Hundreds Of People Are Still Missing In The Deadly California Fires, And Things Appear To Be Getting Worse

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The Northern California fires, which have been burning a football field of land every three seconds, show absolutely no sign of defeat since their Sunday night inception. In fact, they’re only growing in size and intensity due to a number of factors that truly encapsulate a perfect storm of conditions. At this point, the Diablo winds fueling the fires are intensifying as projected, so these blazes are almost completely uncontained. Meanwhile, the death toll is continuing to rise along with a growing number of missing persons.

Currently, the New York Times reports that 23 people are dead as a result of these fires. That number will inevitably grow, for the LA Times adds that 285 people are still missing. That’s down from a total of 600 missing persons reports, and most of those calls have been made in Sonoma County, where an estimated 25,000 people evacuated from their homes. In all affected counties, a total of 50,000 people have done the same.

And sadly, there’s not much that firefighters can do right now other than engage in preemptive containment strategies ahead of blazes. Once the fires advance, there’s nothing to stop the flames until rain arrives at some point in the indeterminate future. The Diablo winds died down a little on Tuesday but are back in full force now, and there’s another destructive pattern that further fuels the fires at night:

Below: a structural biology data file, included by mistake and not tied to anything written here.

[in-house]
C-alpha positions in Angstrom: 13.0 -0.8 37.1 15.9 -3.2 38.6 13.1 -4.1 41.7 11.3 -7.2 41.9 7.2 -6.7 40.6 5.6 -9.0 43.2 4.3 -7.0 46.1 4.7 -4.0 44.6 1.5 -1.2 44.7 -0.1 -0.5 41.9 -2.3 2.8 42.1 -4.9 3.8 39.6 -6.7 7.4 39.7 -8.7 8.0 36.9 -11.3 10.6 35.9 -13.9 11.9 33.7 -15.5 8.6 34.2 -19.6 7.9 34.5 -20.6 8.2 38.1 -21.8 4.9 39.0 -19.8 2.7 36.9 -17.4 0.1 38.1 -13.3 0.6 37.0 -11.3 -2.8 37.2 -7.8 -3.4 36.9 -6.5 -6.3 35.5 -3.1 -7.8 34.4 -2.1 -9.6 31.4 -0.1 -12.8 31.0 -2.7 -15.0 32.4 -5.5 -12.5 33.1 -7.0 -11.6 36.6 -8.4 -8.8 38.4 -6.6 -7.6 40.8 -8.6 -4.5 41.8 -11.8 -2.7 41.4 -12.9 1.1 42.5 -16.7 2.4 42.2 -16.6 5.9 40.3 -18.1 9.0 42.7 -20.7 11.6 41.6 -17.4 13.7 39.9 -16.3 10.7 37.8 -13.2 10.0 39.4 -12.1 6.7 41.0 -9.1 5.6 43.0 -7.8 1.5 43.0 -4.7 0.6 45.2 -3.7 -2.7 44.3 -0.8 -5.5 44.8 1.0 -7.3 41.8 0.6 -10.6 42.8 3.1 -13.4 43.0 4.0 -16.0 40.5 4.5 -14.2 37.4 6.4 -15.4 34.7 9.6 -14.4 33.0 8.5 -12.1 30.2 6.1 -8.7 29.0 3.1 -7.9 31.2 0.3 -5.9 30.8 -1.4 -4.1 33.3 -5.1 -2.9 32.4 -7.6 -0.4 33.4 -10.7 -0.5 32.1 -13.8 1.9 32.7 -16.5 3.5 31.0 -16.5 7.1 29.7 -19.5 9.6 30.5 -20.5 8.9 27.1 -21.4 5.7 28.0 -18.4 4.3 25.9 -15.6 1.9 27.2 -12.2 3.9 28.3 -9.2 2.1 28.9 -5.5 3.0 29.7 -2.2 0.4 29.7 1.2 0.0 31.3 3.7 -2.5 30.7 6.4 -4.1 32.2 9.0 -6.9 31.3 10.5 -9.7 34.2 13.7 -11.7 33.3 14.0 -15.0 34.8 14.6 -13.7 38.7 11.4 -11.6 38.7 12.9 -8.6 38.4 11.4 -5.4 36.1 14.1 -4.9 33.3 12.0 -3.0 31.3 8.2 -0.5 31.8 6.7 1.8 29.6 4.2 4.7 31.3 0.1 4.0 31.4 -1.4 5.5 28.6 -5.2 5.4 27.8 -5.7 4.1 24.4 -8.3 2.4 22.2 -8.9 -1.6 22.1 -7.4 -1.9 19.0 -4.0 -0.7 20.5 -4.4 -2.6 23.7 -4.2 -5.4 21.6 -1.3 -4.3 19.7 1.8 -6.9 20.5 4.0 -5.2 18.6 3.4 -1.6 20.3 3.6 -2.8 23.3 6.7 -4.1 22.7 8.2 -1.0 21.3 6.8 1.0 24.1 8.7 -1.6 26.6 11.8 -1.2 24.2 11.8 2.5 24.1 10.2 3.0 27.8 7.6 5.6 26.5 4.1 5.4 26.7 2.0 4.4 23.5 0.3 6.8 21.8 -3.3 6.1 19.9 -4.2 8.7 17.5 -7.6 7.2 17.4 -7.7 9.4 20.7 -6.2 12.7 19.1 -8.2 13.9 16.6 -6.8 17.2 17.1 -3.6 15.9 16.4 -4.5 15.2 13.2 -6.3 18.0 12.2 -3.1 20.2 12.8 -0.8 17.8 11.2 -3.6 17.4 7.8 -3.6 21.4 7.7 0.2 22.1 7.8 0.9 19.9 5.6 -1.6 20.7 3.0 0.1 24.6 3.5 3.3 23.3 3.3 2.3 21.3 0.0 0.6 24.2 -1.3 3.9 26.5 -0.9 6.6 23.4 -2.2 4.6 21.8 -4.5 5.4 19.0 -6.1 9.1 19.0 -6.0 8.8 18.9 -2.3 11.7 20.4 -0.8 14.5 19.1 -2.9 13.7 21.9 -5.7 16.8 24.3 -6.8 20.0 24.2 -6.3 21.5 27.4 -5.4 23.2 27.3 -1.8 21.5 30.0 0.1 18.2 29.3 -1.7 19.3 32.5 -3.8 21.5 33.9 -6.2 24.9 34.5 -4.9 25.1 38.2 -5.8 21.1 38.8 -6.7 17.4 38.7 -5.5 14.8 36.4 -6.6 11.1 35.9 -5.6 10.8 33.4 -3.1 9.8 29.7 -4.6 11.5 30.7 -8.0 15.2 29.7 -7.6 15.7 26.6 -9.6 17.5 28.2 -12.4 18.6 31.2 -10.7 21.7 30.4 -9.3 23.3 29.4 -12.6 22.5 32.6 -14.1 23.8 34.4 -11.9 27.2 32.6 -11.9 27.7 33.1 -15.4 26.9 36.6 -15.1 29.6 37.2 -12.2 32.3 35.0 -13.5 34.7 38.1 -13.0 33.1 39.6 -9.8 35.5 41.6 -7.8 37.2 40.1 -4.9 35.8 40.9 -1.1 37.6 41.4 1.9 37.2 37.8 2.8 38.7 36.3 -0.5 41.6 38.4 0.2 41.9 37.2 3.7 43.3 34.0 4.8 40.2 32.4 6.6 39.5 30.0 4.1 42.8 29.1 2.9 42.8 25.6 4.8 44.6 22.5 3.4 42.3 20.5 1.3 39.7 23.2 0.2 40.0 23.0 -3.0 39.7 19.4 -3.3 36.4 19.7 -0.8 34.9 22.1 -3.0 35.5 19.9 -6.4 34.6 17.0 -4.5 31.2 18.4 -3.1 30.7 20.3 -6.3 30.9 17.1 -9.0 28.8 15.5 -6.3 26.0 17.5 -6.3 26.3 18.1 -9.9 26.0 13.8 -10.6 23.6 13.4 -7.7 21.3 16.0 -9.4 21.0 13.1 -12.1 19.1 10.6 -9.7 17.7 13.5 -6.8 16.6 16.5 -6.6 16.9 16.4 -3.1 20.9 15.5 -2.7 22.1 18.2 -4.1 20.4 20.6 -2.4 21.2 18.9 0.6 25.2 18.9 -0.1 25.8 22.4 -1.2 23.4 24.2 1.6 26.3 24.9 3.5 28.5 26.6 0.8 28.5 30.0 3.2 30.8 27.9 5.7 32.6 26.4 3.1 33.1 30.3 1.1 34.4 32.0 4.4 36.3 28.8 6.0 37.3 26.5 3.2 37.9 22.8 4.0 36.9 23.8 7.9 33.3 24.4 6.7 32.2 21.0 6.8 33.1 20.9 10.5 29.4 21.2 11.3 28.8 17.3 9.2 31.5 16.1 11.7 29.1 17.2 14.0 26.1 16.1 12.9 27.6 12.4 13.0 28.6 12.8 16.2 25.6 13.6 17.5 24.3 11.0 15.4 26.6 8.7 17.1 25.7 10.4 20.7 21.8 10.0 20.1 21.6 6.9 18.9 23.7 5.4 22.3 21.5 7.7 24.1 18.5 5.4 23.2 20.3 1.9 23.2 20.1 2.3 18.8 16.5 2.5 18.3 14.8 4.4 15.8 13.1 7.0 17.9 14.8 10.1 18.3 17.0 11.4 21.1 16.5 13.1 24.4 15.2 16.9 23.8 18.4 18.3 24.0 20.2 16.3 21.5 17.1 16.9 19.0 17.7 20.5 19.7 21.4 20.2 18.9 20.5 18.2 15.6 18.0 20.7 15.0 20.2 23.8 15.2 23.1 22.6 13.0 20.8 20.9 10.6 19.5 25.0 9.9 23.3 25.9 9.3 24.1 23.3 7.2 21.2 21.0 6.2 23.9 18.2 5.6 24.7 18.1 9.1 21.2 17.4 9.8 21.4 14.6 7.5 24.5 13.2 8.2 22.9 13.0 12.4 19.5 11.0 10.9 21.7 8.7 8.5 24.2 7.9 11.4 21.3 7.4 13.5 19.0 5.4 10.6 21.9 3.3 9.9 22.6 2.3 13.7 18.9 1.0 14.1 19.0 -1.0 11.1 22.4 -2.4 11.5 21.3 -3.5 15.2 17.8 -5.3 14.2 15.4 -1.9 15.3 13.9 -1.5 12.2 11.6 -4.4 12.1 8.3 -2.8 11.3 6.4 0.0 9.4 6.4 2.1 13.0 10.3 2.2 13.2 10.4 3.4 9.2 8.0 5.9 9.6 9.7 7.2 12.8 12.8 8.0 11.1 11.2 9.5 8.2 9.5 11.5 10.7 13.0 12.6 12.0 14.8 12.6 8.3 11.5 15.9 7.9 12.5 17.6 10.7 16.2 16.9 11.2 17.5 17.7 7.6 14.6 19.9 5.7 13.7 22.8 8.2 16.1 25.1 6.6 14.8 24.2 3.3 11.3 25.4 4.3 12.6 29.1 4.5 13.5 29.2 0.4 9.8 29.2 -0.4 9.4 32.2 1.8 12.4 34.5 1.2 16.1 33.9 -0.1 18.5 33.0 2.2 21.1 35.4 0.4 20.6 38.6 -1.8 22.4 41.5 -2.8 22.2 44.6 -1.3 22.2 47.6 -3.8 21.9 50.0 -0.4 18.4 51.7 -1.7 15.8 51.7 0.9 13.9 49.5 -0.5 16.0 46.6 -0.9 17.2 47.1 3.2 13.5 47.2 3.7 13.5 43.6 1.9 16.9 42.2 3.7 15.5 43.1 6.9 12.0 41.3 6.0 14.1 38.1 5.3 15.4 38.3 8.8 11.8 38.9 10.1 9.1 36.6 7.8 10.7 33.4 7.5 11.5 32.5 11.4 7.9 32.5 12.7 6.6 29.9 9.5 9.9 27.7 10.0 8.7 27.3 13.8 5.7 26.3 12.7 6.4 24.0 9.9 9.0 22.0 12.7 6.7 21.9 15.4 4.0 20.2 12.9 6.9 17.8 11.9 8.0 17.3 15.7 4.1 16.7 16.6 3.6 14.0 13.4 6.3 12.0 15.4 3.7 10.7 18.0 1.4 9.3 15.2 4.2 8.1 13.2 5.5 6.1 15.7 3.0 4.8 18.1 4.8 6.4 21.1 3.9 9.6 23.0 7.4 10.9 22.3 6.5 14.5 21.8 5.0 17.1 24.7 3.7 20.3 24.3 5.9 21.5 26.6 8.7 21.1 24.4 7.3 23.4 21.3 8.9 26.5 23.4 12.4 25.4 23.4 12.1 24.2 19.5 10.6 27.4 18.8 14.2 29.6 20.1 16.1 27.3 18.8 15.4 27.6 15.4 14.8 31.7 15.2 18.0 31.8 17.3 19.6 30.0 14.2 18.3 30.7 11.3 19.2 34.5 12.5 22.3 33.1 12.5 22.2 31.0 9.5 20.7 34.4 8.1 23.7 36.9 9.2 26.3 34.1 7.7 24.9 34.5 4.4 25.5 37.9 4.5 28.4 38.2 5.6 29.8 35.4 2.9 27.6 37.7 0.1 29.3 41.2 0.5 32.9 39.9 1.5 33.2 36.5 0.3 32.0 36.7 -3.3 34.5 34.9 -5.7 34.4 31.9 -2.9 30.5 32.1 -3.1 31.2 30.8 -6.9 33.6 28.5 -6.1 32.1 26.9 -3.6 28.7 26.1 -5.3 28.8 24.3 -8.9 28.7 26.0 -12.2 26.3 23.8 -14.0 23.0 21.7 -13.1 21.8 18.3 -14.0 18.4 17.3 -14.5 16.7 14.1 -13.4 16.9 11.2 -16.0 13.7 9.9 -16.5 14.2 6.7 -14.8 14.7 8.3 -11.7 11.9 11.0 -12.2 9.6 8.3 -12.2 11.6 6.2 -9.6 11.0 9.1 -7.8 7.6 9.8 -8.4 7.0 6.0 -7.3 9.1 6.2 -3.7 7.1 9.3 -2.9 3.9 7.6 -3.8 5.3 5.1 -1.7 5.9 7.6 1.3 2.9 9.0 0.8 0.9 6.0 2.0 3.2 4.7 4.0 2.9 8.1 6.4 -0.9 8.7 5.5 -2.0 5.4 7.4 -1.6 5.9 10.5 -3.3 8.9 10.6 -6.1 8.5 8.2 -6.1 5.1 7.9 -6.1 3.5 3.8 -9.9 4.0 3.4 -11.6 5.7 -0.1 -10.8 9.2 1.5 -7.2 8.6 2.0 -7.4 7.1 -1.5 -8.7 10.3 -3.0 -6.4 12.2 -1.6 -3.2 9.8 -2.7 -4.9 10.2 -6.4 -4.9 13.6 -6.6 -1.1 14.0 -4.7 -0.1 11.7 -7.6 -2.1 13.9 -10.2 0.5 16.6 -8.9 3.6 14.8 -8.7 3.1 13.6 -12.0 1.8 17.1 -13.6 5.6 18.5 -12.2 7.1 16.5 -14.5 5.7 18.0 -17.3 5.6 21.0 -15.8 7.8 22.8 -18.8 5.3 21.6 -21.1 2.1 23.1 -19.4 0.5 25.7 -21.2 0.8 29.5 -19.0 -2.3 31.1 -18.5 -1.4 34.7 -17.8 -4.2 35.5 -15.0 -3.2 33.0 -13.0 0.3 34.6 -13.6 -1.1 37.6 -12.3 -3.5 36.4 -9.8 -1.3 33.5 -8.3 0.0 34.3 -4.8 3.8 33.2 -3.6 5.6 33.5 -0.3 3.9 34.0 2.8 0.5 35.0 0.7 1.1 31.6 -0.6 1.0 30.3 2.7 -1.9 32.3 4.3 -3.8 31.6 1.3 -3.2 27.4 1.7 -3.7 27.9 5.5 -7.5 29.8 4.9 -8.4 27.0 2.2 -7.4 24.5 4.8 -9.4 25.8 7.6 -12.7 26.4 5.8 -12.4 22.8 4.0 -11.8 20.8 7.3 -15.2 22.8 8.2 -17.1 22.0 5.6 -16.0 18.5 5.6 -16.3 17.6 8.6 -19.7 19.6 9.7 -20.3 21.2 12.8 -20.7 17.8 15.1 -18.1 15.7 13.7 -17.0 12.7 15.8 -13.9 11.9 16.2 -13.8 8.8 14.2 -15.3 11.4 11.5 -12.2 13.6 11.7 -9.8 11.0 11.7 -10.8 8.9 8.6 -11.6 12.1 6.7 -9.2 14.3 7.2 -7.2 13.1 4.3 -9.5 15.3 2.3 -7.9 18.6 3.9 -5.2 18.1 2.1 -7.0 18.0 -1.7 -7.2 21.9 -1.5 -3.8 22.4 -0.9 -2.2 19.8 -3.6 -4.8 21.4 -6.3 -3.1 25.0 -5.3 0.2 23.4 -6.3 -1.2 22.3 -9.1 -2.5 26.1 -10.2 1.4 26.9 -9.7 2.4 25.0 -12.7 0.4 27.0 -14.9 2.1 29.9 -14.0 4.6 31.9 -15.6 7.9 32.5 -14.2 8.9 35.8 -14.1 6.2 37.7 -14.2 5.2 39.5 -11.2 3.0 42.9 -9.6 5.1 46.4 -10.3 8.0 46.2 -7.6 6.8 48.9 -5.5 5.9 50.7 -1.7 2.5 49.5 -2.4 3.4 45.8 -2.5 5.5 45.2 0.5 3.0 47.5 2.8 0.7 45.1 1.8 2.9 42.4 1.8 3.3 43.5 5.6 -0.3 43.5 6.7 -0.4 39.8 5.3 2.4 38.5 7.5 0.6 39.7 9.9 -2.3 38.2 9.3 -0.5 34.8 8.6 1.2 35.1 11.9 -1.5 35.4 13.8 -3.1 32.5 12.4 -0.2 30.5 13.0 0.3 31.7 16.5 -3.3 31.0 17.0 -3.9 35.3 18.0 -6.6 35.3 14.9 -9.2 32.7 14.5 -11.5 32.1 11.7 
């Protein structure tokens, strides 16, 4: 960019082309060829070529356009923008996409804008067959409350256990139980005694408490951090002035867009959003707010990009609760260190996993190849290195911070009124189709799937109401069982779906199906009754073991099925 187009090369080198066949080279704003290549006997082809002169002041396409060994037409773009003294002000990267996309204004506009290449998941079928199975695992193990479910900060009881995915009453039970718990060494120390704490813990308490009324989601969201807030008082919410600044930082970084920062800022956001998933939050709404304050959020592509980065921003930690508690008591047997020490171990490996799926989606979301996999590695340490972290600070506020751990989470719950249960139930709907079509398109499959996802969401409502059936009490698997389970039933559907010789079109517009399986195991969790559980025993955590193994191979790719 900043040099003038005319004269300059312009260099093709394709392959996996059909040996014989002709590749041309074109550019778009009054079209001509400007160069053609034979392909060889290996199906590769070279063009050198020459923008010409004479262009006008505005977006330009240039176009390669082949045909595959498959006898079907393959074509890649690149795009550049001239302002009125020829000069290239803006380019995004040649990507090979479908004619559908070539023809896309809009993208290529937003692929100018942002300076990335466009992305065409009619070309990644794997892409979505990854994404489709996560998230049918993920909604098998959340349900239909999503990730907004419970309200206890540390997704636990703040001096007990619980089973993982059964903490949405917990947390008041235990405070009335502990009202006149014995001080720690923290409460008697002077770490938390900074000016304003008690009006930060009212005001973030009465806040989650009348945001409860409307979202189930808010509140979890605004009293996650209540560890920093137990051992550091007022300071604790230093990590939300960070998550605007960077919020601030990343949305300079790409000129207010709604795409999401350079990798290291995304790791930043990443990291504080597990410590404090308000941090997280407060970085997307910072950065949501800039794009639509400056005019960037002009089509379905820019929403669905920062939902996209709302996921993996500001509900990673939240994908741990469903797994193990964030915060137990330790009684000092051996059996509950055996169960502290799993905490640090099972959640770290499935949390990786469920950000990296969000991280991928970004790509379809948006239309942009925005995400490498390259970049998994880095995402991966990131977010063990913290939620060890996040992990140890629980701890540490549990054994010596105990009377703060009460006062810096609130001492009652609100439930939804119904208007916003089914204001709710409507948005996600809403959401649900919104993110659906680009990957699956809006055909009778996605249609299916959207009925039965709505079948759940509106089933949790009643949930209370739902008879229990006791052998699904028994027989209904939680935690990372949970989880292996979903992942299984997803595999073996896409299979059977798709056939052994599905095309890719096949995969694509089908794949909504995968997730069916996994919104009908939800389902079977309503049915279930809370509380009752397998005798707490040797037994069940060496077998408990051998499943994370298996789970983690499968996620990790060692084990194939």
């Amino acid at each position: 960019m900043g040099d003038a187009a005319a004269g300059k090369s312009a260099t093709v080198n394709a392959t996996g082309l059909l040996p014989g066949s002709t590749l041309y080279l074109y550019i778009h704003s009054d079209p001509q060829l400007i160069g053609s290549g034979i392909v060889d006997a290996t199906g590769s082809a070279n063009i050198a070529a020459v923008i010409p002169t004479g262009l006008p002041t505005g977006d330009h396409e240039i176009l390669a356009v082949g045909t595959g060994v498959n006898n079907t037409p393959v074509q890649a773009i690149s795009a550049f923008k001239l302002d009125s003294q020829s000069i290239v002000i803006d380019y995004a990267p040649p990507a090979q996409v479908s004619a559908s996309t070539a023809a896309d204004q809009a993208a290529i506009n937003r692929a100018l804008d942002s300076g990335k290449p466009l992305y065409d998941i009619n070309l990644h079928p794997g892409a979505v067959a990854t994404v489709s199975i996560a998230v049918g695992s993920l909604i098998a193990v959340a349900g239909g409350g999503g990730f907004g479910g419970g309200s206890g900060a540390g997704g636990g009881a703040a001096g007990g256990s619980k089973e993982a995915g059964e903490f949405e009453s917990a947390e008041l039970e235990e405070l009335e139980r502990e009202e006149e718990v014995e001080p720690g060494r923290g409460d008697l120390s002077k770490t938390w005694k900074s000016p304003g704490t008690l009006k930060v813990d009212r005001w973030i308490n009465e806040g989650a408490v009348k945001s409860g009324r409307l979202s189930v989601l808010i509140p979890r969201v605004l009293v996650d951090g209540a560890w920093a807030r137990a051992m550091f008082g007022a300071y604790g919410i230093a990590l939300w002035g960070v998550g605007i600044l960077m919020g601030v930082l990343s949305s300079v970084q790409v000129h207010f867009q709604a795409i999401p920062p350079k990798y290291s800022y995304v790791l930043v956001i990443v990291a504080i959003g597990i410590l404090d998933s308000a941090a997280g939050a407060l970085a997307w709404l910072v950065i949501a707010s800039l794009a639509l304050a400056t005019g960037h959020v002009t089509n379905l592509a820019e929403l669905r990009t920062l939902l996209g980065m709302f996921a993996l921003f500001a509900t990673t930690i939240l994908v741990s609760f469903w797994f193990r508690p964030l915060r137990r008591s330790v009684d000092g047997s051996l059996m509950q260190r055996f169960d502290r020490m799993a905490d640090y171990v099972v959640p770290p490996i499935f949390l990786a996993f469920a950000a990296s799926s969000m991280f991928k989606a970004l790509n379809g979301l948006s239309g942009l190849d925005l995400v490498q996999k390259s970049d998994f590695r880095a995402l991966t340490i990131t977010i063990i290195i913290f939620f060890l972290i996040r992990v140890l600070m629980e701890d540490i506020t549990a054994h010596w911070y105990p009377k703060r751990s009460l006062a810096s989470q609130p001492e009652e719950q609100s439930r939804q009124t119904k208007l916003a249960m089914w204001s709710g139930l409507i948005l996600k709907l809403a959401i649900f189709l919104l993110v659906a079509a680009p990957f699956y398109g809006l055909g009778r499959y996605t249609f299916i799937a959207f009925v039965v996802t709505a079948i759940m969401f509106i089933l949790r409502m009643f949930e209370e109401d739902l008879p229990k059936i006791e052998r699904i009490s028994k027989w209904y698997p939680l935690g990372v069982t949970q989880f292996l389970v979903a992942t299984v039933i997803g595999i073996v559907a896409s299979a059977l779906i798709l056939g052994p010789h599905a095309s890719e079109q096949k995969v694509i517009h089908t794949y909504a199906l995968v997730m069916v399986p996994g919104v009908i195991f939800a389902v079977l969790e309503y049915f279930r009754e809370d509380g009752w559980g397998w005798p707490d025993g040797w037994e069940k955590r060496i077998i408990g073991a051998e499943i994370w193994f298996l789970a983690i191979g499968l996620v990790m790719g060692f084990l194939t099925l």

[There is a] day-night pattern to the winds. They tend to subside during daytime warmth, but as the land and atmosphere cool at night, the pressure gradient between the Great Basin air and California’s air increases. “The winds just pick up phenomenally,” said Norman Miller, an emeritus professor at the University of California, Berkeley.

Meanwhile, the infernos continue to add more counties to their roster, and whole towns are still being evacuated. At least 3,500 structures (both residential and commercial) are now gone with more to come.

In short, there’s little relief from Mother Nature for California residents, and for more perspective, here’s an auto-updating Google map that illustrates the current locations of the infernos.

(Via LA Times, New York Times & ABC 7 in Santa Rosa)